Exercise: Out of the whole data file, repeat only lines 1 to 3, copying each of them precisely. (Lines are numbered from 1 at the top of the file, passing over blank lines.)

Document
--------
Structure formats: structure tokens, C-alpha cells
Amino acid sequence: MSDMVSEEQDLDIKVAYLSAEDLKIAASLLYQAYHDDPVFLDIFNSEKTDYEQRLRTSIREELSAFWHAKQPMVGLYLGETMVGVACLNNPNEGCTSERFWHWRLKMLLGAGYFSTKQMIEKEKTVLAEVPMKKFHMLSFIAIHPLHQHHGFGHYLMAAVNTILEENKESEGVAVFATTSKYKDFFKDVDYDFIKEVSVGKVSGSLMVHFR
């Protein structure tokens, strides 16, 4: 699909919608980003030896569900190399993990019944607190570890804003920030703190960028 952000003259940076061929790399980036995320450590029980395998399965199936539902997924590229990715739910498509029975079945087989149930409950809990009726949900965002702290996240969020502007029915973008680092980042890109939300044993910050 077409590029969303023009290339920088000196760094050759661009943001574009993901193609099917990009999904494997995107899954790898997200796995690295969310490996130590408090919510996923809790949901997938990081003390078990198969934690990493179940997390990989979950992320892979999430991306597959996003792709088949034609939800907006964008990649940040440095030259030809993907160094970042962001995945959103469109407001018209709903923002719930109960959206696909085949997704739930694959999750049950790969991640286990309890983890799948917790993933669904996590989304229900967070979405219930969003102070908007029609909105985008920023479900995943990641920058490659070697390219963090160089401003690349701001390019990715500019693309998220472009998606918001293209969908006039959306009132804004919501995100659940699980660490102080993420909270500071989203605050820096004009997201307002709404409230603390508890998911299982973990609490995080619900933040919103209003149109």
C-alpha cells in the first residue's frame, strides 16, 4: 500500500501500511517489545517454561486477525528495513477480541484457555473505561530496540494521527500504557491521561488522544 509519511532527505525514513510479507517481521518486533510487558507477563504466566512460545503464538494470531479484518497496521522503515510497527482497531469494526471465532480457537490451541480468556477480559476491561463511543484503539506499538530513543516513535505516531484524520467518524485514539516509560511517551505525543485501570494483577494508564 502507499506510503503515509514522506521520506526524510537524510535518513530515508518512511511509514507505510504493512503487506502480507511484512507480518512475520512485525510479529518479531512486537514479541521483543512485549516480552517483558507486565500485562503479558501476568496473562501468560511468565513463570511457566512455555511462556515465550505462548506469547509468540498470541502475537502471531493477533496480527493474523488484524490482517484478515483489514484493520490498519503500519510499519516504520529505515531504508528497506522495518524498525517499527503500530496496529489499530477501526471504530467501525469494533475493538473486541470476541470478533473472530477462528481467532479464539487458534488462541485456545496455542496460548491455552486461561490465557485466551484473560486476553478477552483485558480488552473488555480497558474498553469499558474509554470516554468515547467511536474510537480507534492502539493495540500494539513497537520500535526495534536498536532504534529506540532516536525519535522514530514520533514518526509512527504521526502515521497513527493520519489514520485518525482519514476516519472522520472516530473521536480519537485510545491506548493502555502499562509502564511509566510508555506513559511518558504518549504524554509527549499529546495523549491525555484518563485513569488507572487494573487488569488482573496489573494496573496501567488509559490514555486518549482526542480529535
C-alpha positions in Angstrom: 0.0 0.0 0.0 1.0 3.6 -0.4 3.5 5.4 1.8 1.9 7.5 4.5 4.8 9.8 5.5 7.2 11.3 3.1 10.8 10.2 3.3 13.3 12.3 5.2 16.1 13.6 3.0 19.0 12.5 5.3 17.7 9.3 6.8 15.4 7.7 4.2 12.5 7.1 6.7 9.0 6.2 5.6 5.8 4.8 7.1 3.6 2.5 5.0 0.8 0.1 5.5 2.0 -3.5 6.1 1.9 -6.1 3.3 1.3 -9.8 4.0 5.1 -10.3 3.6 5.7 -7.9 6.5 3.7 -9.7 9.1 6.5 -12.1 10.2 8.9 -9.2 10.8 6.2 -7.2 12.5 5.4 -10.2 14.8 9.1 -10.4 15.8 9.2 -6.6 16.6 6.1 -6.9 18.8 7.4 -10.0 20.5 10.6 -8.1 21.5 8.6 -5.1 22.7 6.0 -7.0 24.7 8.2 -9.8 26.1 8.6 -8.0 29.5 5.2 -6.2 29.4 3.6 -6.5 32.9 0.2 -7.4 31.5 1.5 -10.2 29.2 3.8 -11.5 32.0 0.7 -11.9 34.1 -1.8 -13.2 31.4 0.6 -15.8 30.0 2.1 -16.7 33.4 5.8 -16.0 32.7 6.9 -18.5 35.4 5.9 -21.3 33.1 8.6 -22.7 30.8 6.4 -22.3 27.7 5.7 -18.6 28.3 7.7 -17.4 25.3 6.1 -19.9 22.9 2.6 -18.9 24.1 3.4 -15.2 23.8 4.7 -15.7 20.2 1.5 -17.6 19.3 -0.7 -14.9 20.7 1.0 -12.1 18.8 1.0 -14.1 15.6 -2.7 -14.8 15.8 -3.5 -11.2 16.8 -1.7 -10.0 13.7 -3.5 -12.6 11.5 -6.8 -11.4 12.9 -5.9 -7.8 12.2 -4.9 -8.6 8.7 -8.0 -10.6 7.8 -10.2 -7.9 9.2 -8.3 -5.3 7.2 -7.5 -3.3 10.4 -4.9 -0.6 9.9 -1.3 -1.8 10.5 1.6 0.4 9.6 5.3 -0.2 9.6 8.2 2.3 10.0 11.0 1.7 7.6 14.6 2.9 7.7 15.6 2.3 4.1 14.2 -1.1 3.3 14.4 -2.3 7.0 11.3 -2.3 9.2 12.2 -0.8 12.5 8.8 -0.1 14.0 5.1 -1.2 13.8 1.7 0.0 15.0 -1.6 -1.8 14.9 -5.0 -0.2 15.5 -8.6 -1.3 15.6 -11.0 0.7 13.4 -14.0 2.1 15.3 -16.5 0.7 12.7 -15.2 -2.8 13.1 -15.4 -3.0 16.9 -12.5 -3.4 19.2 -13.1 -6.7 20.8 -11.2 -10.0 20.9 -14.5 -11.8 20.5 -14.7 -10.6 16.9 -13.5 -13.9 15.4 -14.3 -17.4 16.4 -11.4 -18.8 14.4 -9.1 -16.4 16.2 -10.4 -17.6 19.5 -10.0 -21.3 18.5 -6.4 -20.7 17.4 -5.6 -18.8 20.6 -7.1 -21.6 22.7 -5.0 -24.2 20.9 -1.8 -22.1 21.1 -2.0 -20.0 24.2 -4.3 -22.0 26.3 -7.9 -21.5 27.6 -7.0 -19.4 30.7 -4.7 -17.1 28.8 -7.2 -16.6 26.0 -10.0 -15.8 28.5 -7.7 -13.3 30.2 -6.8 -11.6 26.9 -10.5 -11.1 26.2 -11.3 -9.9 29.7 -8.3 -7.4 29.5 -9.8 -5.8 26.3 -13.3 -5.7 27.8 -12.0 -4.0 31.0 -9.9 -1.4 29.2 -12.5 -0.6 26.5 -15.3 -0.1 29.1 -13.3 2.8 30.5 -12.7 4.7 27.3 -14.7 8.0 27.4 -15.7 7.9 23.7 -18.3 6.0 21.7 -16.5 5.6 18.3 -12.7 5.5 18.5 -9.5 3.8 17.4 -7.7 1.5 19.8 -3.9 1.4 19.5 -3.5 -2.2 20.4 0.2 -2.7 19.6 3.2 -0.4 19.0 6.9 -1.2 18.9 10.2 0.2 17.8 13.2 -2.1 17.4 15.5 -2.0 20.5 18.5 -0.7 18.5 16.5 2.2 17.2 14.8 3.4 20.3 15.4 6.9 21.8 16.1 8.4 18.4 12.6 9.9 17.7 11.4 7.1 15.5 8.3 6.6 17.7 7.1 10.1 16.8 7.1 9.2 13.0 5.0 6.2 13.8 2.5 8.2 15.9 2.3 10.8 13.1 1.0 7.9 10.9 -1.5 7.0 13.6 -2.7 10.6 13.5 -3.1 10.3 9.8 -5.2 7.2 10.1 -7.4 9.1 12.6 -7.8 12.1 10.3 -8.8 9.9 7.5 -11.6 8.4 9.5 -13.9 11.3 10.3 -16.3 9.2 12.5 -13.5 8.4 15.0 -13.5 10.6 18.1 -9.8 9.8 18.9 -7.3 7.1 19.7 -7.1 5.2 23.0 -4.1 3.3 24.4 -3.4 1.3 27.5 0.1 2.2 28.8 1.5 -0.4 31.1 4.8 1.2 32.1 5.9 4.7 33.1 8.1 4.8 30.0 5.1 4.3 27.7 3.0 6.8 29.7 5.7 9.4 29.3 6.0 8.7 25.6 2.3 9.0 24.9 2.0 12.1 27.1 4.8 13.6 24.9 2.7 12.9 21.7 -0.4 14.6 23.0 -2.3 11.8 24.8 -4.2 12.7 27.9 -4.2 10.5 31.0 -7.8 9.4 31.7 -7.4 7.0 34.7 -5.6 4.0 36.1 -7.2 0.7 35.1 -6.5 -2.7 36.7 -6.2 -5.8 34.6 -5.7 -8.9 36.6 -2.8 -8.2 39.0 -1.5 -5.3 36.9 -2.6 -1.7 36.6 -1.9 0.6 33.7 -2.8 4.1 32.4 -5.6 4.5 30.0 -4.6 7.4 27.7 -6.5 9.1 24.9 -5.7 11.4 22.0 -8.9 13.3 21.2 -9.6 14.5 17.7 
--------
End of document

Structure formats: structure tokens, C-alpha cells
Amino acid sequence: MSDMVSEEQDLDIKVAYLSAEDLKIAASLLYQAYHDDPVFLDIFNSEKTDYEQRLRTSIREELSAFWHAKQPMVGLYLGETMVGVACLNNPNEGCTSERFWHWRLKMLLGAGYFSTKQMIEKEKTVLAEVPMKKFHMLSFIAIHPLHQHHGFGHYLMAAVNTILEENKESEGVAVFATTSKYKDFFKDVDYDFIKEVSVGKVSGSLMVHFR
């Protein structure tokens, strides 16, 4: 699909919608980003030896569900190399993990019944607190570890804003920030703190960028 952000003259940076061929790399980036995320450590029980395998399965199936539902997924590229990715739910498509029975079945087989149930409950809990009726949900965002702290996240969020502007029915973008680092980042890109939300044993910050 077409590029969303023009290339920088000196760094050759661009943001574009993901193609099917990009999904494997995107899954790898997200796995690295969310490996130590408090919510996923809790949901997938990081003390078990198969934690990493179940997390990989979950992320892979999430991306597959996003792709088949034609939800907006964008990649940040440095030259030809993907160094970042962001995945959103469109407001018209709903923002719930109960959206696909085949997704739930694959999750049950790969991640286990309890983890799948917790993933669904996590989304229900967070979405219930969003102070908007029609909105985008920023479900995943990641920058490659070697390219963090160089401003690349701001390019990715500019693309998220472009998606918001293209969908006039959306009132804004919501995100659940699980660490102080993420909270500071989203605050820096004009997201307002709404409230603390508890998911299982973990609490995080619900933040919103209003149109």